A new study has shown the blood pressure drug telmisartan may offer new hope as an Alzheimer's treatment in Black patients. It did not show the same benefit in white people.
Learning how people from different ethnic groups respond to the same drug could be key in the fight against Alzheimer's disease, researchers say. Even though Black people are more likely than white folks to develop the disease, they are underrepresented in clinical trials.
"Considering race-specific drug responses holds potential for drastically improving patient care," said study author Feixiong Cheng, of the Cleveland Clinic Genomic Medicine Institute. "Identifying these candidate drugs can also reveal more information about the disease itself through referencing the medicine's targets," he said in a clinic news release.
Cheng said future trials should make it a priority to include patients from minority groups.
The drug examined in this study -- telmisartan -- is prescribed for people with high blood pressure. The study found it is associated with a lower risk of Alzheimer's in Black patients over age 60 but not in white patients.
The drug treats high blood pressure by blocking angiotensin II, a hormone that causes blood vessels to constrict. The team also studied lisinopril, a medication that treats high blood pressure differently, but it did not show the same potential benefits.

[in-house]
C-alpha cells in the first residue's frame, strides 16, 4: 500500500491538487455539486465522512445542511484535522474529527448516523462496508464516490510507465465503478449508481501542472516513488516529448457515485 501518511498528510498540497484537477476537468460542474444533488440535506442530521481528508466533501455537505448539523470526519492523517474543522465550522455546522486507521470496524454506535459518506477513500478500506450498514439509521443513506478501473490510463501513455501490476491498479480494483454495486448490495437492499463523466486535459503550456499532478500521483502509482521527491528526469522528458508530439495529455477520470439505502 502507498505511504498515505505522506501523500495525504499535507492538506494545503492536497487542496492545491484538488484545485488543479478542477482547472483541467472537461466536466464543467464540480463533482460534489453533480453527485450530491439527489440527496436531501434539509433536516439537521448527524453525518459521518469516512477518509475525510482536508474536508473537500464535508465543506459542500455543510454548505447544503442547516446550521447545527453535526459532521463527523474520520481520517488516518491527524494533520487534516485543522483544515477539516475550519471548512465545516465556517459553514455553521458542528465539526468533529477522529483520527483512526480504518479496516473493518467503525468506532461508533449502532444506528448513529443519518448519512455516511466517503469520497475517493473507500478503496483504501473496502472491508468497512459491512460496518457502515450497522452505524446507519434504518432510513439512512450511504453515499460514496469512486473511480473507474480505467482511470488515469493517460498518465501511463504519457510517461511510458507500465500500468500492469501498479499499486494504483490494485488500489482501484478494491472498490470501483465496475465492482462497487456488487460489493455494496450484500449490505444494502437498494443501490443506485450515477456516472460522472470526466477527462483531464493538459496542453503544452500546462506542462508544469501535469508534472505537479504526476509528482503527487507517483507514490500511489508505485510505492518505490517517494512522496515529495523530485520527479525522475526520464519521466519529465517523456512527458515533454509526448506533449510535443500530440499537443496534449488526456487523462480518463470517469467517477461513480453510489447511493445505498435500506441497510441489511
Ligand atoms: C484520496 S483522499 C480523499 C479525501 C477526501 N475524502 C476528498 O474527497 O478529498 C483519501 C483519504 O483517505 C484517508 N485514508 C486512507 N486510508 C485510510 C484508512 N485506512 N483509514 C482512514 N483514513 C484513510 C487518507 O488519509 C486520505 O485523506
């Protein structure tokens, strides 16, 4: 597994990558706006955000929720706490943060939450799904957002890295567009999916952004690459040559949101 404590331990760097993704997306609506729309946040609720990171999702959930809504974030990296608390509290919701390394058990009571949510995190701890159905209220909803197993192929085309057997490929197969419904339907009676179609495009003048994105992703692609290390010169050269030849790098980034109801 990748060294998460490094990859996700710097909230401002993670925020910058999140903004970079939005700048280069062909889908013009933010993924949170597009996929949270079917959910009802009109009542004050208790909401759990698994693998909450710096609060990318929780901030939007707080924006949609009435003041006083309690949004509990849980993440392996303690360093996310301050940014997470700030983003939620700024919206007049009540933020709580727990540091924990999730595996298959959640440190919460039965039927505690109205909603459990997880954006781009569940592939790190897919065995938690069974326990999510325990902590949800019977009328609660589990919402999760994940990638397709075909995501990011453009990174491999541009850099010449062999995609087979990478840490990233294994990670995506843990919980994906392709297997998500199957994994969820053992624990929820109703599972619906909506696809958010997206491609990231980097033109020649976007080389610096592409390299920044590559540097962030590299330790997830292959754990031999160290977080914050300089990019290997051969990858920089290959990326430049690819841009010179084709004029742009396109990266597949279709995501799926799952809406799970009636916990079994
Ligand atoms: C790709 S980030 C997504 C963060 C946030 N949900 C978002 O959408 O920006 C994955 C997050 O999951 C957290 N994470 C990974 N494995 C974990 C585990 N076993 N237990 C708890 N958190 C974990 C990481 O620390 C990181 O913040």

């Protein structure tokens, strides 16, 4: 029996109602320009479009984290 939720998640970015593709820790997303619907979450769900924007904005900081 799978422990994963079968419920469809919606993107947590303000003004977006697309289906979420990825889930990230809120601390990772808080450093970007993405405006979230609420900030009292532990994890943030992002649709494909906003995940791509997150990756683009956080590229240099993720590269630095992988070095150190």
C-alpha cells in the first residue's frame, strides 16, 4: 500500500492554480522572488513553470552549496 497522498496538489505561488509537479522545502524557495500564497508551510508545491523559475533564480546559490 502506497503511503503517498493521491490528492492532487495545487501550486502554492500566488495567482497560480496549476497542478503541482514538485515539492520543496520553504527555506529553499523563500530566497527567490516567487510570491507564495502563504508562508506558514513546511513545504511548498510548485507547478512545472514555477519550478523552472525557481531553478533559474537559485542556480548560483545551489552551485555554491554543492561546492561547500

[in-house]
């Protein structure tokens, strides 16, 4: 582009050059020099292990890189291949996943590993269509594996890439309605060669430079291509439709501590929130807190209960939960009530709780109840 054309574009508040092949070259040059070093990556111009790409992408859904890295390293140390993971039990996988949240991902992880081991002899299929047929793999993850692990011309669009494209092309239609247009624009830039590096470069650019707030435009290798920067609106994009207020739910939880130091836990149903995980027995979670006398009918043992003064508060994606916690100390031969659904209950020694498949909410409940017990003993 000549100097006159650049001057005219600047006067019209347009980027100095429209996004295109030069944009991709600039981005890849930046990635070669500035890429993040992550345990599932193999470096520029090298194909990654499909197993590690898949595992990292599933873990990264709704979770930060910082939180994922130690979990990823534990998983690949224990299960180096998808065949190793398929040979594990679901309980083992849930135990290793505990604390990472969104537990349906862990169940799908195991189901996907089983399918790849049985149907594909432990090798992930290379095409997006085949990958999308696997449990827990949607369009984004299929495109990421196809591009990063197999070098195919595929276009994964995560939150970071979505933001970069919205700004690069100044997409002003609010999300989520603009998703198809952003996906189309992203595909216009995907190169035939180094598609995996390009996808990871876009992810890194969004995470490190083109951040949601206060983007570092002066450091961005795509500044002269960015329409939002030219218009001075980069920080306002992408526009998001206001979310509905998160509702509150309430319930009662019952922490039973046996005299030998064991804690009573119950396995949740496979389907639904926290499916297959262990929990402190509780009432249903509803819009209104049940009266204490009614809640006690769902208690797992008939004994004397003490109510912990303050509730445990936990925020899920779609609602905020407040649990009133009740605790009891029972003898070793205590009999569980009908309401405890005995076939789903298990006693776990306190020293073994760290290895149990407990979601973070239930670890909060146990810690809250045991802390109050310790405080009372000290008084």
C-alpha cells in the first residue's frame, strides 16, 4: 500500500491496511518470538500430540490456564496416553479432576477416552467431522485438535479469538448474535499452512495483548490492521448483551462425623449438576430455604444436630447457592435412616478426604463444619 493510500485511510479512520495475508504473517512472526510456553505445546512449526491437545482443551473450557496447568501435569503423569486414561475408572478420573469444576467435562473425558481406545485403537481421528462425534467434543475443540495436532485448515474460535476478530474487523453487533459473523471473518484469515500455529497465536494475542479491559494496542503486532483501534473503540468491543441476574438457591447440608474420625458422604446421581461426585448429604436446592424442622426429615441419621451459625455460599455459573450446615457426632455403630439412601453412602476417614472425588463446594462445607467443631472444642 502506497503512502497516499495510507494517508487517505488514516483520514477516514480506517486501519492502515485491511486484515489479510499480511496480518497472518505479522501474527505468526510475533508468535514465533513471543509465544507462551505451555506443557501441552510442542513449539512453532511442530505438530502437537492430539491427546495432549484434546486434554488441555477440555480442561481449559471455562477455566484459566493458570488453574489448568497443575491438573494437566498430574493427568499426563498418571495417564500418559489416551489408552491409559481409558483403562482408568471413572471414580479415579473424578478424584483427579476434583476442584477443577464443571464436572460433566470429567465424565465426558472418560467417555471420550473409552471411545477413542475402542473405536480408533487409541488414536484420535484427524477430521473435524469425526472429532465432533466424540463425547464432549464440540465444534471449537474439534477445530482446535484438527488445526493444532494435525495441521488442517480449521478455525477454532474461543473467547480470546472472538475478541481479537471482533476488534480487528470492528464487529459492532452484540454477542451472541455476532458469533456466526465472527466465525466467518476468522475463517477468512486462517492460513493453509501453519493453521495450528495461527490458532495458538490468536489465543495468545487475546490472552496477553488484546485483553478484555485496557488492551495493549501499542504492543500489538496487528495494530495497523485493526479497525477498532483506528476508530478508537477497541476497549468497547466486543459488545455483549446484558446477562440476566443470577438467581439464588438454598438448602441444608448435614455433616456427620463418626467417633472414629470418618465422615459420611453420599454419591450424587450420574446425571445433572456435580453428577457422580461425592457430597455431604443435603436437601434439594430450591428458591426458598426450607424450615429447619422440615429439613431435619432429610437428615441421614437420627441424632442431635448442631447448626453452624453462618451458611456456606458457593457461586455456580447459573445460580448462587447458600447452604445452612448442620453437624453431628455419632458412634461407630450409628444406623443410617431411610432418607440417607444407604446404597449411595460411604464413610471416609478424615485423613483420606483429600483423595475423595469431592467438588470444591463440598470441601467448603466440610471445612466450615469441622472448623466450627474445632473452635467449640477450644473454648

The researchers said this indicates angiotensin II blockers might be helpful in preventing or treating Alzheimer's in Black patients.
In this study, researchers examined data from more than 5 million patients in the Alzheimer's Disease Sequencing Project, a nationwide effort to identify genetic underpinnings of the disease, as well as effective drug targets.
Cheng's team is working to find new targets and medicines that can be repurposed for use in Alzheimer's disease treatment.
Alzheimer's affects more than 6 million people in the United States. While Black people over age 60 are up to twice as likely to develop Alzheimer's than white people, only one drug is approved to treat potential underlying causes directly in the brain.
Black patients are more likely to have the other health conditions associated with Alzheimer's, such as high blood pressure, diabetes and chronic kidney diseases. Researchers are working to determine how managing these conditions might also reduce Alzheimer's risk.
The findings were published Nov. 4 in Alzheimer's & Dementia: The Journal of the Alzheimer's Association.
The U.S. Centers for Disease Control and Prevention has more on Alzheimer's disease.
SOURCE: Cleveland Clinic, news release, Nov. 4, 2022